For my money, a currency union is unlikely but that doesn't mean Scotland couldn't use Sterling; just that it couldn't control it. I think there will be problems with EU membership but you could persuade me that it's worth betting they could be sorted out (especially since I wouldn't mind leaving).

If you want to leave the UK anyway, you can probably reconcile yourself to the view that reduced military capacity, or Tory administrations, or any other unintended consequences for England, Wales and Northern Ireland aren't your problem. I also think that some calculations and arguments about independence are basically unworthy.

I can understand the romantic appeal of nationalism and calling on the spirit of Burns and Scott (even if there's plenty in their writings to suggest that both of them would have voted No).

What I can't understand are trivial "rational" claims for or against independence; even if they could be proved true. If we could peep into the future and know with certainty whether we'd be £500 better or worse off, it would still strike me as a poor reason for voting for either side.

That's because, when it comes down to it, what really matters are the psychological factors, how we feel about getting a different passport, opening an embassy, and sticking up a border (even one with a large metaphorical welcome mat for rUK citizens).

This partly accounts for the impression that the momentum will always be with Nationalists. It stands to reason that, if you have once been converted to the case for independence, you are much less likely to be won back round to the status quo or even some improved version of it.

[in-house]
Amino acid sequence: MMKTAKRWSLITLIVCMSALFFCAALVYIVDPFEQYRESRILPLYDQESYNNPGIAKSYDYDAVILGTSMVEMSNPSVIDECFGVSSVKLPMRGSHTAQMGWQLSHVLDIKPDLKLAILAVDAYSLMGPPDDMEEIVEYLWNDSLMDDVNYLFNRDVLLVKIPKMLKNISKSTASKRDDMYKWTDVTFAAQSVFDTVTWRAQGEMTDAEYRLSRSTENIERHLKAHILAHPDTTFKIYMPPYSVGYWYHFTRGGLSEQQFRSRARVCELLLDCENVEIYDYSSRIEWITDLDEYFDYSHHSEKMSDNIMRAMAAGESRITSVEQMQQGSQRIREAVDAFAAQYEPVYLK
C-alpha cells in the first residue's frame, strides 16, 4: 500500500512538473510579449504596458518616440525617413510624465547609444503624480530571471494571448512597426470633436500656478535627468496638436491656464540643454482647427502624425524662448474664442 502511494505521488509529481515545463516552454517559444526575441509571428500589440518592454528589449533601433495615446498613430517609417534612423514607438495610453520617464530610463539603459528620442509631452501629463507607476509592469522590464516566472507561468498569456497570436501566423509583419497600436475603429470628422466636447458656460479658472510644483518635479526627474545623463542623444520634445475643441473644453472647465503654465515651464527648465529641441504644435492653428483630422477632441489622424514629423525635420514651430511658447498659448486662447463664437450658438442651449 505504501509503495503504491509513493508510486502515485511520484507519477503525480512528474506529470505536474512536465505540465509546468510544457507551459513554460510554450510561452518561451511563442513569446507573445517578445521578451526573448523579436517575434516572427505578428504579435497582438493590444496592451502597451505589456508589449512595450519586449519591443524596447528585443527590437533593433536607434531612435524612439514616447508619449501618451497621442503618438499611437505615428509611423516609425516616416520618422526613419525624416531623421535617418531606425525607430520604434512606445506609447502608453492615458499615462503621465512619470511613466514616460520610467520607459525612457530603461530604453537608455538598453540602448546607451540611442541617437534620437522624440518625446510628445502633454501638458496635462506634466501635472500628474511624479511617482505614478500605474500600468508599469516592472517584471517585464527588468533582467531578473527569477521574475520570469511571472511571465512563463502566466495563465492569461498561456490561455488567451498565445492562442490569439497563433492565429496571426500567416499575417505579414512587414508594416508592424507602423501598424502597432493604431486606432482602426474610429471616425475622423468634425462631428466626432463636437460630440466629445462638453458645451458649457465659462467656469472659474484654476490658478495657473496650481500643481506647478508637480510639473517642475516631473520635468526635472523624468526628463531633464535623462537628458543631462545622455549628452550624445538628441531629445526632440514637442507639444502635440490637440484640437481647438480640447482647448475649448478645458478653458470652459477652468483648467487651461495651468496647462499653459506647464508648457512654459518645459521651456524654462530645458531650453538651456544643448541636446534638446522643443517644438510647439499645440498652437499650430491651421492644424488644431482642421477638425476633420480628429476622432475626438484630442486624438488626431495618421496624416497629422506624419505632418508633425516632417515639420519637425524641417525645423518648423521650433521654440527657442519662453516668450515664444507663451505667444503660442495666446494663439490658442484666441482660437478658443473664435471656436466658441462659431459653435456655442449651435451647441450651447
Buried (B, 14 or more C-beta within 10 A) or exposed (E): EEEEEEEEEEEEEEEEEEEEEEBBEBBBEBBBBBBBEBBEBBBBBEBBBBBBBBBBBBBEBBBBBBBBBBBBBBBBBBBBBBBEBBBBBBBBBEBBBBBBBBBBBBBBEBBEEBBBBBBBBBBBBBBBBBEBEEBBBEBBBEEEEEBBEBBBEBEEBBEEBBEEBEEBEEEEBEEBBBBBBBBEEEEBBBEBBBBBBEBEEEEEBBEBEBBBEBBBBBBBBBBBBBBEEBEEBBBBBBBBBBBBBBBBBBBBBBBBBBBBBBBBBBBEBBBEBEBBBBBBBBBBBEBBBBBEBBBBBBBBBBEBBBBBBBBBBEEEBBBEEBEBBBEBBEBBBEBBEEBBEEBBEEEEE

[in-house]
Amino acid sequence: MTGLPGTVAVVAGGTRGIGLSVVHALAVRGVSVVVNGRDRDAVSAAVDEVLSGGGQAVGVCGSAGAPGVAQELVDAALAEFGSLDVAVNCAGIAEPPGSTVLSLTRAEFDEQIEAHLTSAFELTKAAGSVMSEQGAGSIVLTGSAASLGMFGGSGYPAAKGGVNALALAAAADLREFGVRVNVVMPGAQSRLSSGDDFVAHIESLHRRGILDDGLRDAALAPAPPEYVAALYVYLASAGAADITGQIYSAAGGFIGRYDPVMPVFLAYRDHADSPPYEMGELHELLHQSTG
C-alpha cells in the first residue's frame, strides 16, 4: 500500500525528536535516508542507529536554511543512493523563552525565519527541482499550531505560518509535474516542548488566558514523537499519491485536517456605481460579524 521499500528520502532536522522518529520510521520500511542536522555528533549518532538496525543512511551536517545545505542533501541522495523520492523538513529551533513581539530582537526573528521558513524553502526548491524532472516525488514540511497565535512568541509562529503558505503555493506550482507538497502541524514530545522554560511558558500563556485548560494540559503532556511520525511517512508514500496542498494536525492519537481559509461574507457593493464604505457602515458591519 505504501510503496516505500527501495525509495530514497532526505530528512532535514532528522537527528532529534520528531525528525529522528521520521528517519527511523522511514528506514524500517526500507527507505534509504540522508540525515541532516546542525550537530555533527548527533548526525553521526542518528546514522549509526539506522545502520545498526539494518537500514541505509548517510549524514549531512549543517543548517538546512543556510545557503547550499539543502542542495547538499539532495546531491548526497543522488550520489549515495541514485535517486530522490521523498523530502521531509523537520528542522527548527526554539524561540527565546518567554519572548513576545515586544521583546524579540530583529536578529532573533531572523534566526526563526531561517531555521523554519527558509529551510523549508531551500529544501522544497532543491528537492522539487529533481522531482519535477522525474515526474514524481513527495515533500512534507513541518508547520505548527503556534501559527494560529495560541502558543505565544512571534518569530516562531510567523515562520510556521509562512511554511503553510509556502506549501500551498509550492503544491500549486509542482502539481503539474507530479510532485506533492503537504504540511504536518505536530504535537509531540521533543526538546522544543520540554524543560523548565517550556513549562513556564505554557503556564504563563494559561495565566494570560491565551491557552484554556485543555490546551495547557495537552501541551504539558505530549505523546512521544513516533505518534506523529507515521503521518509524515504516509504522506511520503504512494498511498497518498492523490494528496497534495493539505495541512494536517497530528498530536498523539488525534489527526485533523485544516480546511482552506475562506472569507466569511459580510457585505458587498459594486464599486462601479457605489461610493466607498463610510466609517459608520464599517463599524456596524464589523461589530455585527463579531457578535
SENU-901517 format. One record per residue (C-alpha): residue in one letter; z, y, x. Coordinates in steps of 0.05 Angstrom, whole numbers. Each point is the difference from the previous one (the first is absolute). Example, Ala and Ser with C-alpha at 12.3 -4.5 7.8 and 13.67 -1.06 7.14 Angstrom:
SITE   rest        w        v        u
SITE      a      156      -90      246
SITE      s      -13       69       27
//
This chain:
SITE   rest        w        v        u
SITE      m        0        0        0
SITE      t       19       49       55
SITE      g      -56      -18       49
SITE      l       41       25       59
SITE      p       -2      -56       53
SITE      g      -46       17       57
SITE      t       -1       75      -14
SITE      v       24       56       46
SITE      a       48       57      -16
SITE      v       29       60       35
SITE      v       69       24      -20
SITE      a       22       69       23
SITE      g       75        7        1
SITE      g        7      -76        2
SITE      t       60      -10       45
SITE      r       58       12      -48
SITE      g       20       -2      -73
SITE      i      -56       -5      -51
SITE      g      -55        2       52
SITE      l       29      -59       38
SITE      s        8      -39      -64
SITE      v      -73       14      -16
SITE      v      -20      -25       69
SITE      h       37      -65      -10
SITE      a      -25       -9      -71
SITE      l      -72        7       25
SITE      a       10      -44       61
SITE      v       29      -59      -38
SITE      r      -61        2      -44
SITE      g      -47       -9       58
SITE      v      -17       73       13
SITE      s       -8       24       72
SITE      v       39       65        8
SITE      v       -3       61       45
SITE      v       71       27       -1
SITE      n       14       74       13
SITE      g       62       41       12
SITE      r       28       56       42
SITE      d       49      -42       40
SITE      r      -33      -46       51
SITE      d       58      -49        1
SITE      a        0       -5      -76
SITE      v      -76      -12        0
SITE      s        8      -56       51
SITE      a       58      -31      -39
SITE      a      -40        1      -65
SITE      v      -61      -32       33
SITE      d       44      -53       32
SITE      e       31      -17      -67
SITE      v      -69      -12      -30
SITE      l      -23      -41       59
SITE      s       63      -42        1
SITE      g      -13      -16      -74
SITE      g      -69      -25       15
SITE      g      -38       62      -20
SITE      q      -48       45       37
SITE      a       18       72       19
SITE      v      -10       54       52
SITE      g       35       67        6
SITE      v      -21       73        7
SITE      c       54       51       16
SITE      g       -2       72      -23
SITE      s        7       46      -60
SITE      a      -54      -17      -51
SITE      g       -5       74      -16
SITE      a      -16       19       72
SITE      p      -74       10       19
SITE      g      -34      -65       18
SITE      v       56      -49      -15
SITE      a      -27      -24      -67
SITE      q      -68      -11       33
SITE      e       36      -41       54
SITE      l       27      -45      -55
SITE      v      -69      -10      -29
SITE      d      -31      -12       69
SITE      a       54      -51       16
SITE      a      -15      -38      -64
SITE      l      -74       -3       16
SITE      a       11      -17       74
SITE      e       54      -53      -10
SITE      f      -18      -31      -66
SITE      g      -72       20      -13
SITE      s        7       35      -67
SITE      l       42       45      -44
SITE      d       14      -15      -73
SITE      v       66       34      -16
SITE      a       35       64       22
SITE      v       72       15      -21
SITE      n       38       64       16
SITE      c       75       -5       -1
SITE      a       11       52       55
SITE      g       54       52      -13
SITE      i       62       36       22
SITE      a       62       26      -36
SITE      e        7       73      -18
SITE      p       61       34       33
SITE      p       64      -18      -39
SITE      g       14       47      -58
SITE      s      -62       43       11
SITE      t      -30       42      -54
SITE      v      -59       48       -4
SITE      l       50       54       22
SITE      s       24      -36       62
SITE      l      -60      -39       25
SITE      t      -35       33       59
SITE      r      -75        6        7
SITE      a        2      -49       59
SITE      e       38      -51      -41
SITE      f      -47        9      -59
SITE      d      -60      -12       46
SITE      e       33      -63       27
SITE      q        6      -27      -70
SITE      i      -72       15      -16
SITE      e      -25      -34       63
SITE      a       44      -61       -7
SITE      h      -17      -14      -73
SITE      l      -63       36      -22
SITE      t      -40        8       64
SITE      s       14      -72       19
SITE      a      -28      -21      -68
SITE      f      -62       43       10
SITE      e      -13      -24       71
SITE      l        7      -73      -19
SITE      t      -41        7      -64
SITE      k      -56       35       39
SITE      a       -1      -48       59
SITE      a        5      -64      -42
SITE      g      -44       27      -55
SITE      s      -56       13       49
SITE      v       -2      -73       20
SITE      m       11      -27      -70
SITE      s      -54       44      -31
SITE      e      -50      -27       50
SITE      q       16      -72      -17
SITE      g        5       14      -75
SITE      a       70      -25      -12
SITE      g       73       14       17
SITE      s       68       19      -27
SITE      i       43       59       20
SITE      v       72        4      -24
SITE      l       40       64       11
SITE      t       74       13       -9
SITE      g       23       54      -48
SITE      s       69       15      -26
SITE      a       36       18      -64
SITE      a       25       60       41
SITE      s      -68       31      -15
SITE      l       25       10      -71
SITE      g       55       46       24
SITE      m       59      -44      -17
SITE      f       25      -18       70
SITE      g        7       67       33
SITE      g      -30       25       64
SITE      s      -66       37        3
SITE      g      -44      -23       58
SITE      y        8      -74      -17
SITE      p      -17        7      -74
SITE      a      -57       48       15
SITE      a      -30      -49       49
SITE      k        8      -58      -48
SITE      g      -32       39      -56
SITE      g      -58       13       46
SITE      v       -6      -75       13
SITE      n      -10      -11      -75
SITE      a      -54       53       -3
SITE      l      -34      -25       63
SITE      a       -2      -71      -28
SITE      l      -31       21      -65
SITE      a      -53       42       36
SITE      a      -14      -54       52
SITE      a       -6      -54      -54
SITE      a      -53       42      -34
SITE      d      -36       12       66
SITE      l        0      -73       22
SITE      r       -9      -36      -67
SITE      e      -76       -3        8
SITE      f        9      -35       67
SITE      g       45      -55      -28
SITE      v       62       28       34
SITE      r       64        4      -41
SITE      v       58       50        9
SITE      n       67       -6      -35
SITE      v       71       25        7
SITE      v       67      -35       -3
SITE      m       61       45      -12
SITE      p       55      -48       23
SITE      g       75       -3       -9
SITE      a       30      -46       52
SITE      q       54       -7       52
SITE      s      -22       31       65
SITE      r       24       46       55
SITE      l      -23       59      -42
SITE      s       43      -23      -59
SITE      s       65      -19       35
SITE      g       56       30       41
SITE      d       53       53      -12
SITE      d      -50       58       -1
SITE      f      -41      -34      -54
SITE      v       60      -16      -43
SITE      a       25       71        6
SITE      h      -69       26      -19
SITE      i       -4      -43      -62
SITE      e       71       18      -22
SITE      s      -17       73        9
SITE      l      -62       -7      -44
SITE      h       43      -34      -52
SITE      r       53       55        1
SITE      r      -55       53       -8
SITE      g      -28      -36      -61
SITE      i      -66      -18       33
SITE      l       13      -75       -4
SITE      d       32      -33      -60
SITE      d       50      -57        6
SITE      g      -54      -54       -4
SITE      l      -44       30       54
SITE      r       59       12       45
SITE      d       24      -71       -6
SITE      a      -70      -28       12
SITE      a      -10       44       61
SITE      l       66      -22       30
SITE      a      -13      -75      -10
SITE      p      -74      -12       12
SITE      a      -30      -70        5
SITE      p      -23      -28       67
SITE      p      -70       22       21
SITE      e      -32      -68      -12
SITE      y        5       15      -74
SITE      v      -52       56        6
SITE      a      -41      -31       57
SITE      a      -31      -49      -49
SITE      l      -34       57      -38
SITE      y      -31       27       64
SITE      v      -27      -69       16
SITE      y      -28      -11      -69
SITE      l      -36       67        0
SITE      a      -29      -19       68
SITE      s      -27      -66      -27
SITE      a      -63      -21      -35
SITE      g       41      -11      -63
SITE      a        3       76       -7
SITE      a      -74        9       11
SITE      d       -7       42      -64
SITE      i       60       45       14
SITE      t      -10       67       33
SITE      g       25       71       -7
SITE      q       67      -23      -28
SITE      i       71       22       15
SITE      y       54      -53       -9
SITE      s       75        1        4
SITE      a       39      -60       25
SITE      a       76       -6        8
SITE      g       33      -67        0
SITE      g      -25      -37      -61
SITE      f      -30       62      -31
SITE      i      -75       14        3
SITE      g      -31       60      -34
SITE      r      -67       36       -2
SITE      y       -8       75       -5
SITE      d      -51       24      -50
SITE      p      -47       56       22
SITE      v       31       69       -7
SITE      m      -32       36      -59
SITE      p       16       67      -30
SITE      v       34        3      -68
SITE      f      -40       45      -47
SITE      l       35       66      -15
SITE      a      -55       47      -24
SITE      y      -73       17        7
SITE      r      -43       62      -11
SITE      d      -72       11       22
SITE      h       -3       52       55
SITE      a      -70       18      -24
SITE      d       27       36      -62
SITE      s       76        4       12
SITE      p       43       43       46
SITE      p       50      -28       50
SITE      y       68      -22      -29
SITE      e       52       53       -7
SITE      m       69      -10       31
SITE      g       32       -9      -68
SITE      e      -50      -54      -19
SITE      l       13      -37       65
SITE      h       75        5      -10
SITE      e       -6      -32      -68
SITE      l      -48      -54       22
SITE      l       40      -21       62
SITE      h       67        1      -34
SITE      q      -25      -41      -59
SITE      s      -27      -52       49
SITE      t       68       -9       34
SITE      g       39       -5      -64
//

Advocates of independence also know that you can only keep asking the question, and need only to get the right answer once.

These factors account for their optimism and the level of certitude they feel, no matter the merits of the statement being made or the person making it. When Sir Sean Connery calls for independence, that is only right and proper, but when David Bowie or Kermit the Frog backs the Union, that's a disgrace, even though Kermit, and perhaps even Bowie, are much better actors.

Like many Scots, I've spent chunks of my working life in other parts of the UK. My wife grew up in England (though her father is from Saltcoats and most of her uncles, aunts and cousins live in Ayrshire).

Like many Scots, I've no hesitation about feeling Scottish first and finding things about the rest of Britain, from their brick buildings and their beer to their court system and their customs, slightly foreign, even after long acquaintance with them. Like many people throughout the UK, I often feel that those in the Westminster bubble don't understand the rest of us, and that more decisions should be taken locally.

One of the benefits of the Union, however, is that such feelings, which might be shared by a Cornishman in London, or a woman from Bradford in Wales, do not actually make those other citizens literally foreigners. The solution to perceived deficiencies in current politics need not be abandoning three centuries of many shared aims and values.

The Union is rather like an old jumper, perhaps not a perfect fit, occasionally itchy, with a few duff stitches and the odd hole.

But is it worth unravelling it because we might make something nicer with our share of the wool? I believe most of us still think the answer is No.